US investigators have officially confirmed that the devastating power outages experienced in Ukraine last December, which affected 225,000 customers, were the result of a sophisticated cyber attack, according to an alert posted last week by the Department of Homeland Security’s (DHS) Industrial Control Systems Cyber Emergency Response Team (ICS-CERT).
According to the February 25 alert, a US interagency team collaborated and shared information with the Ukrainian government to gain more insight into the unscheduled power outages. The team conducted multiple interviews with operations and information technology staff and leadership at six Ukrainian organizations affected by the blackout.
Based on these discussions and interviews, the team determined that the power outages experienced on December 23, 2015 were caused by external cyber attackers.
The interagency team included representatives from the National Cybersecurity and Communications Integration Center, ICS-CERT, US Computer Emergency Readiness Team, Department of Energy, Federal Bureau of Investigation, and the North American Electric Reliability Corporation.
According to ICS-CERT’s report, the power outages were caused by remote cyber intrusions at three regional electric power distribution companies. The attacks on each company occurred within 30 minutes of each other. Other organizations, including those in the critical infrastructure sector, also experienced intrusions, but did not experience operational impacts.
“The cyber attack was reportedly synchronized and coordinated, probably following extensive reconnaissance of the victim networks,” ICS-CERT stated.
During the attack, the hackers remotely switched breakers after likely acquiring legitimate credentials beforehand to facilitate remote access. The companies states that the hackers wiped some systems by executing the KillDisk malware, which erases selected files on targeted systems thereby rendering the systems inoperable.
ICS-CERT’s investigations have confirmed the findings released months ago by multiple private cybersecurity and research firms. For example, US cybersecurity intelligence firm iSight Partners published a blog post in early January stating, “After analyzing the information that has been made available by affected power companies, researchers, and the media it is clear that cyber attacks were directly responsible for power outages in Ukraine.”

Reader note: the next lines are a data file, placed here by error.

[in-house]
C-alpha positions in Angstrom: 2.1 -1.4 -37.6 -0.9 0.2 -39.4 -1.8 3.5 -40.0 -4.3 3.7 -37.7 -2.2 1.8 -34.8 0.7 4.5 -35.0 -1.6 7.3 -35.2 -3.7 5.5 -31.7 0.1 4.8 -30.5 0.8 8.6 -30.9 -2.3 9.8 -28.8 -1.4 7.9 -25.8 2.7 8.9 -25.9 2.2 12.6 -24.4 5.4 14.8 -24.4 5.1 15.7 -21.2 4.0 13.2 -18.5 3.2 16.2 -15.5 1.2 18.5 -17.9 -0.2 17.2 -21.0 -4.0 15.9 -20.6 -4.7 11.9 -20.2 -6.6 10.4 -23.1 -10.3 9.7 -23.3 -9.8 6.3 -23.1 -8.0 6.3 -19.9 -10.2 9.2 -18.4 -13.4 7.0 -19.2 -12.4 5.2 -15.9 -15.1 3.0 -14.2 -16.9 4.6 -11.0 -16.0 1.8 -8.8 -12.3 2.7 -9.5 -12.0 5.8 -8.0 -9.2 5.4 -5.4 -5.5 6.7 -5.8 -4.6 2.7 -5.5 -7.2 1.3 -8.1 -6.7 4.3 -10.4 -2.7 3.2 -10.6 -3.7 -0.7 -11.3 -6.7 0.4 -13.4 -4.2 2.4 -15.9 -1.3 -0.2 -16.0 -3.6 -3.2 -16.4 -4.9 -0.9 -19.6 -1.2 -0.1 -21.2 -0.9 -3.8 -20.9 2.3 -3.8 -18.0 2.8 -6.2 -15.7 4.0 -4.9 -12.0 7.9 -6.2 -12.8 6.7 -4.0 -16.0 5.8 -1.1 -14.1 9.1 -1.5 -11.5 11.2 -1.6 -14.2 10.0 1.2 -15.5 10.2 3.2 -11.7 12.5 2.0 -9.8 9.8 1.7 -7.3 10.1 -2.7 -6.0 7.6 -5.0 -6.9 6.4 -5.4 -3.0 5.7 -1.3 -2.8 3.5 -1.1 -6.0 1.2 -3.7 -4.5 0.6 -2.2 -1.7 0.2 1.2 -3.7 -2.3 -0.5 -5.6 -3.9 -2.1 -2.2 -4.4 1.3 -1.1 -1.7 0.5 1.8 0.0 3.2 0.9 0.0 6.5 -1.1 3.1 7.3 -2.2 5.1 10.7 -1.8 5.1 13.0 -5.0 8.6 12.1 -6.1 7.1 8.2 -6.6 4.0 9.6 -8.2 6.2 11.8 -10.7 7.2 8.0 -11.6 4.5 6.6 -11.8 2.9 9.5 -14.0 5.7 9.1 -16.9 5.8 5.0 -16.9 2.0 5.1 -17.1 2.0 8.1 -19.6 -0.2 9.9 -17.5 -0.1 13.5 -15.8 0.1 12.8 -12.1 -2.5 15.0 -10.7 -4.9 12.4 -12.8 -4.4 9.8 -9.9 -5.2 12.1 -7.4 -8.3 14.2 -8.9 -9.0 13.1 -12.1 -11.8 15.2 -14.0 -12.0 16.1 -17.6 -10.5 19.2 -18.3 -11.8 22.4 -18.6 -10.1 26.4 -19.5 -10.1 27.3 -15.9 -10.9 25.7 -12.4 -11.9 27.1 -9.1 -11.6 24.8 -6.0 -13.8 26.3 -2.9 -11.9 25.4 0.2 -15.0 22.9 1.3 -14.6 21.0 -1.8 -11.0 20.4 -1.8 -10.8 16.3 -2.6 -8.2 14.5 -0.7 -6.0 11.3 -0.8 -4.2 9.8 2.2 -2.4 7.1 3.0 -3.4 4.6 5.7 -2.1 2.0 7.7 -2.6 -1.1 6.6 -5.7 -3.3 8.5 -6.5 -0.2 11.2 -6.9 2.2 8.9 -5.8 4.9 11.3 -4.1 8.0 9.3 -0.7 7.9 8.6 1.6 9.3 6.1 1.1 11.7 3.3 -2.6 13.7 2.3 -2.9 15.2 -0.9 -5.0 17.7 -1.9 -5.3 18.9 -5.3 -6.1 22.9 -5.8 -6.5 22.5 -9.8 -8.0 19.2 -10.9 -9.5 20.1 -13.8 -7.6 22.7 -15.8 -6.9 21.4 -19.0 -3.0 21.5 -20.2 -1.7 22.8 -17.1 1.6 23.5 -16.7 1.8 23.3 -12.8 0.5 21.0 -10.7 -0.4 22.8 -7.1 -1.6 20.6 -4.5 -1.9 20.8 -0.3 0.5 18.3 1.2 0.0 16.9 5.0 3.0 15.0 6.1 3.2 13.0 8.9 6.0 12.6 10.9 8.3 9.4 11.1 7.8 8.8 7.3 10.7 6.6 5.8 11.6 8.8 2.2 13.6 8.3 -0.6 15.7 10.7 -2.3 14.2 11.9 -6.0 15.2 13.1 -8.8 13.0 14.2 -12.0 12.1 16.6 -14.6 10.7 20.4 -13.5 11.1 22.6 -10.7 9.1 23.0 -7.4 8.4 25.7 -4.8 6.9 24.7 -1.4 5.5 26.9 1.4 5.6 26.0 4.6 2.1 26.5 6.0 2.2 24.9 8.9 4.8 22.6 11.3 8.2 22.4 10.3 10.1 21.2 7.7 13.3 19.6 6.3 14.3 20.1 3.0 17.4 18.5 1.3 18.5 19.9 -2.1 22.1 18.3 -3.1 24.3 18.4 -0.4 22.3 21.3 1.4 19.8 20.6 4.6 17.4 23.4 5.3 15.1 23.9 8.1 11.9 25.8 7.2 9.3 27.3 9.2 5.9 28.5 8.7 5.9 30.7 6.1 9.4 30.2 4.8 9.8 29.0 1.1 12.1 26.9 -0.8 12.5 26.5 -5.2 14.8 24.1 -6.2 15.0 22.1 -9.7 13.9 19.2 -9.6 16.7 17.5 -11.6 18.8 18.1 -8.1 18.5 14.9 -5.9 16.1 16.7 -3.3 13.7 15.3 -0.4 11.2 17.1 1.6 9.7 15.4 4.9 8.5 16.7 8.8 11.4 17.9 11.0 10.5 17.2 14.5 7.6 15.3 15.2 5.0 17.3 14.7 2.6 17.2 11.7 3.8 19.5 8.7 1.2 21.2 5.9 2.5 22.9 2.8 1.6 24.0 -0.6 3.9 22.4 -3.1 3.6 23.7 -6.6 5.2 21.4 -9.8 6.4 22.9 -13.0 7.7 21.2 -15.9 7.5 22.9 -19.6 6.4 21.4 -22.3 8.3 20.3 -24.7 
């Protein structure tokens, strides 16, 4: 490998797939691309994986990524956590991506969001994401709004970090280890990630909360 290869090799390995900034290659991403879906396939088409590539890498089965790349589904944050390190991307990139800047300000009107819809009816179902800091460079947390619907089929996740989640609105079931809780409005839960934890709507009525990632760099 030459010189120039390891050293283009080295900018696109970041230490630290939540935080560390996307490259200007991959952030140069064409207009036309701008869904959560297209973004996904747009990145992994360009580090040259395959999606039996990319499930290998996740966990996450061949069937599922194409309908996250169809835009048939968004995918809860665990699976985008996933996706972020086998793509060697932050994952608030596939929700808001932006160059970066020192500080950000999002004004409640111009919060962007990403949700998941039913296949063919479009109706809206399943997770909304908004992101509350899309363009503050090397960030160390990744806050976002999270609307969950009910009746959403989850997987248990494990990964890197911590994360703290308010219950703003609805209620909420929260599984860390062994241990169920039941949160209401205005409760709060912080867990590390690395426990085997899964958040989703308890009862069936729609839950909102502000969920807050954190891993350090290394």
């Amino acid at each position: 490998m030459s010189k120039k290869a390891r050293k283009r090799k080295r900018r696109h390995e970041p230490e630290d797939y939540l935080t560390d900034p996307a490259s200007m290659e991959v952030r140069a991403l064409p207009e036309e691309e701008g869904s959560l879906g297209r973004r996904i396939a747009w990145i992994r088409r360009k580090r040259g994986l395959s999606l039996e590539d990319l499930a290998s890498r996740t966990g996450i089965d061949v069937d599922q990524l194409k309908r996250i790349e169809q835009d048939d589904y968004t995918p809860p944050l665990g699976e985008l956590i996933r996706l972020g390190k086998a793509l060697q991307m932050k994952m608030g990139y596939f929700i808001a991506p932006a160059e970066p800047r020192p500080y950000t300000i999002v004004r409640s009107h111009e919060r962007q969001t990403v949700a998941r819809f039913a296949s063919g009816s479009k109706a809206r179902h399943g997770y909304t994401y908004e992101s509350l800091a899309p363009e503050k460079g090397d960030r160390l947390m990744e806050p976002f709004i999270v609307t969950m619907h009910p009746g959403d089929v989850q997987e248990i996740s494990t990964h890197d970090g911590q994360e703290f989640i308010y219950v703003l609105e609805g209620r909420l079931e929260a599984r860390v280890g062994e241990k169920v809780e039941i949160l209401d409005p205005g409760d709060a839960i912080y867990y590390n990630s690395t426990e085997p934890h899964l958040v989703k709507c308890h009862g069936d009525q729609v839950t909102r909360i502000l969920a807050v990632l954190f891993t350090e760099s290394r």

iSight’s blog posted continued, “As a community the power industry is dedicated to keeping the lights on. What is now true is that a coordinated cyber attack consisting of multiple elements is one of the expected hazards they may face. We need to learn and prepare ourselves to detect, respond, and restore from such events in the future.”
Although iSight and other security researchers believe “Sandworm Team,” a supposed Russian Advanced Persistent Threat group known for spreading BlackEnergy malware via spear phishing, was behind the attack, DHS did not confirm attribution.
“A cyber attack of this nature is a milestone –although a predictable one,” iSight’s blog post stated. “The aggressive nature of Sandworm Team’s previous activity in Europe and the United States exposed their interest in targeting critical systems and indicated preparation for cyber attack. Targeting of critical entities in Ukraine throughout 2015, during a time of war, further presaged a desire to disrupt infrastructure.”
ICS-CERT said each company reported being infected with BlackEnergy malware, but the role of the malware in the attacks has not been confirmed. ICS-CERT explained, “It is suspected that BlackEnergy may have been used as an initial access vector to acquire legitimate credentials; however, this information is still being evaluated.”
Suspected of being the first successful cyber attack on public utilities, the Ukrainian blackout serves as a disturbing reminder of the vulnerability of critical infrastructure, globally and within the United States. In light of the Ukraine attack, security experts are growing increasingly fearful that critical infrastructure, especially supervisory control and data acquisition (SCADA) systems, could be targeted in the US and elsewhere.
Concerns over an attack on industrial controls systems in the US are far from unwarranted. Homeland Security Today previously reported in November 2014 that a sophisticated malware campaign using a variant of the BlackEnergy malware compromised numerous industrial control systems environments in the US.
The ICS-CERT Bulletin warning of the malware campaign indicated no attempt has been made to activate the malware to “damage, modify or otherwise disrupt” the industrial control process. However, if unleashed, the malware could have shut down important elements of the nation’s critical infrastructure, including pipelines, nuclear power plants, wind turbines, and water treatment plants.
Although investigations have yet to uncover the intent behind the infiltration of US critical infrastructure by BlackEnergy malware, the Siemens system involved was the same software targeted by Stuxnet, the computer worm that ravaged Iran’s Natanz nuclear facility in 2010. Stuxnet has become notorious in the security community as a harbinger of a new era of highly sophisticated state-sponsored attacks on industrial control systems.
On the heels of the Ukrainian blackout, it is crucial that US government and industry use this opportunity to collaborate in exploring new ways to ensure the nation is adequately prepared to prepare for and respond to an attack on industrial controls systems.
How will the US respond when the lights go out here? Only time will tell.